Younger readers will relish the merriment; older readers may find deeper meaning.

READ REVIEW

FUZZY, FURRY HAT

Delessert’s signature surreal style is an apt accompaniment to a story inspired by Edward Lear.

Perched atop a 1,000-year-old beech tree is a lonely bear. More fantastical than realistic, this bear sports the titular “fuzzy, furry hat” bedecked with ribbons and bells. When the bear gives the hat a shake, the jingling attracts cardinals, who land on its head and enjoy the “fuzzy grass.” Soon a wild assortment of animals follows, from tiny, airborn alligators and elephants to sizable butterflies and flying fish, and they begin to make more music and build homes on the hat. This whimsical and vibrantly illustrated scenario derives from Edward Lear’s nonsense poem “The Quangle Wangle’s Hat,” in which an imaginary creature rests atop a funny tree and draws an equally outrageous mix of animals with the music of its hat. Here Delessert departs from the original and adds to the story as a few giant raindrops turn into a deluge that lasts for months. During the rain, the animals make the best of their situation, hunkering down together and shielding one another as they can. Up high and safe in the hat, they rejoice with music once again when the sun returns. Readers of Delessert’s previous picture books will recognize many familiar creatures as well as some that are named in Lear’s poem.

Younger readers will relish the merriment; older readers may find deeper meaning. (Picture book. 4-7)

Pub Date: Sept. 1, 2016

ISBN: 978-1-56846-296-7

Page Count: 32

Publisher: Creative Editions/Creative Company

Review Posted Online: July 20, 2016

Kirkus Reviews Issue: Aug. 1, 2016

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THE WONKY DONKEY

The print version of a knee-slapping cumulative ditty.

In the song, Smith meets a donkey on the road. It is three-legged, and so a “wonky donkey” that, on further examination, has but one eye and so is a “winky wonky donkey” with a taste for country music and therefore a “honky-tonky winky wonky donkey,” and so on to a final characterization as a “spunky hanky-panky cranky stinky-dinky lanky honky-tonky winky wonky donkey.” A free musical recording (of this version, anyway—the author’s website hints at an adults-only version of the song) is available from the publisher and elsewhere online. Even though the book has no included soundtrack, the sly, high-spirited, eye patch–sporting donkey that grins, winks, farts, and clumps its way through the song on a prosthetic metal hoof in Cowley’s informal watercolors supplies comical visual flourishes for the silly wordplay. Look for ready guffaws from young audiences, whether read or sung, though those attuned to disability stereotypes may find themselves wincing instead or as well.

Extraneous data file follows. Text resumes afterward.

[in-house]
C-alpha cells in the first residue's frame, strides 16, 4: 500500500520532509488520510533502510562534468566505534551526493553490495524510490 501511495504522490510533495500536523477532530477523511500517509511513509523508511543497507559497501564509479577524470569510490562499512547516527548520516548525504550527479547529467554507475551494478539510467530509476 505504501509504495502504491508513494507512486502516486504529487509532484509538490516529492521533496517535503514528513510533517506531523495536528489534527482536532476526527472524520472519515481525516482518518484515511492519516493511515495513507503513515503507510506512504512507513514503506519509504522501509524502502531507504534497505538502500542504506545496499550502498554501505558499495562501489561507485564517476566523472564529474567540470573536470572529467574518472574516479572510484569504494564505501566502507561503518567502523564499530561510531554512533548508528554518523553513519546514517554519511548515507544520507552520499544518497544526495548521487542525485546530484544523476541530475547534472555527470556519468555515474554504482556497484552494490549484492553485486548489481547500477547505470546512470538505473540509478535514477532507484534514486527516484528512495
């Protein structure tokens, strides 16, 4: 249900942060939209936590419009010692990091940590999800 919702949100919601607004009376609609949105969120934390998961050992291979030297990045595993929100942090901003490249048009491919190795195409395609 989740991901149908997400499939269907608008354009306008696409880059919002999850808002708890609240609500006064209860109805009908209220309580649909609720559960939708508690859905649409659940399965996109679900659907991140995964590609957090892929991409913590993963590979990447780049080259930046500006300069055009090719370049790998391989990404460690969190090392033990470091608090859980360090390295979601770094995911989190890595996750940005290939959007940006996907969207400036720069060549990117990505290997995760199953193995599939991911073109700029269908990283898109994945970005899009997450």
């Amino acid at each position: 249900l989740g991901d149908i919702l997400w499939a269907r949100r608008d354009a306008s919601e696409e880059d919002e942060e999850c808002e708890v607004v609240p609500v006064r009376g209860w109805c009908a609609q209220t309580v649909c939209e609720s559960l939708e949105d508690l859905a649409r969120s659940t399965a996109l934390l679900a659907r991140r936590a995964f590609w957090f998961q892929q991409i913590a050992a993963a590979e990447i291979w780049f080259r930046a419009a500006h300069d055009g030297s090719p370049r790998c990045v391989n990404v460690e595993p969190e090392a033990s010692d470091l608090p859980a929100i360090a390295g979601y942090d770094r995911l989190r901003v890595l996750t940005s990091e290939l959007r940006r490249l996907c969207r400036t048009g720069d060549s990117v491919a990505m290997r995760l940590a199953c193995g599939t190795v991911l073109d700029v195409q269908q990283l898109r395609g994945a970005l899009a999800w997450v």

Hee haw. (Picture book. 5-7)

Pub Date: May 1, 2010

ISBN: 978-0-545-26124-1

Page Count: 26

Publisher: Scholastic

Review Posted Online: Dec. 29, 2018

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Whimsy, intelligence, and a subtle narrative thread make this rise to the top of a growing list of self-love titles.

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YOU MATTER

Employing a cast of diverse children reminiscent of that depicted in Another (2019), Robinson shows that every living entity has value.

After opening endpapers that depict an aerial view of a busy playground, the perspective shifts to a black child, ponytails tied with beaded elastics, peering into a microscope. So begins an exercise in perspective. From those bits of green life under the lens readers move to “Those who swim with the tide / and those who don’t.” They observe a “pest”—a mosquito biting a dinosaur, a “really gassy” planet, and a dog whose walker—a child in a pink hijab—has lost hold of the leash. Periodically, the examples are validated with the titular refrain. Textured paint strokes and collage elements contrast with uncluttered backgrounds that move from white to black to white. The black pages in the middle portion foreground scenes in space, including a black astronaut viewing Earth; the astronaut is holding an image of another black youngster who appears on the next spread flying a toy rocket and looking lonely. There are many such visual connections, creating emotional interest and invitations for conversation. The story’s conclusion spins full circle, repeating opening sentences with new scenarios. From the microscopic to the cosmic, word and image illuminate the message without a whiff of didacticism.

Whimsy, intelligence, and a subtle narrative thread make this rise to the top of a growing list of self-love titles. (Picture book. 4-7)

Pub Date: June 2, 2020

ISBN: 978-1-5344-2169-1

Page Count: 40

Publisher: Atheneum

Review Posted Online: March 15, 2020

Kirkus Reviews Issue: April 1, 2020

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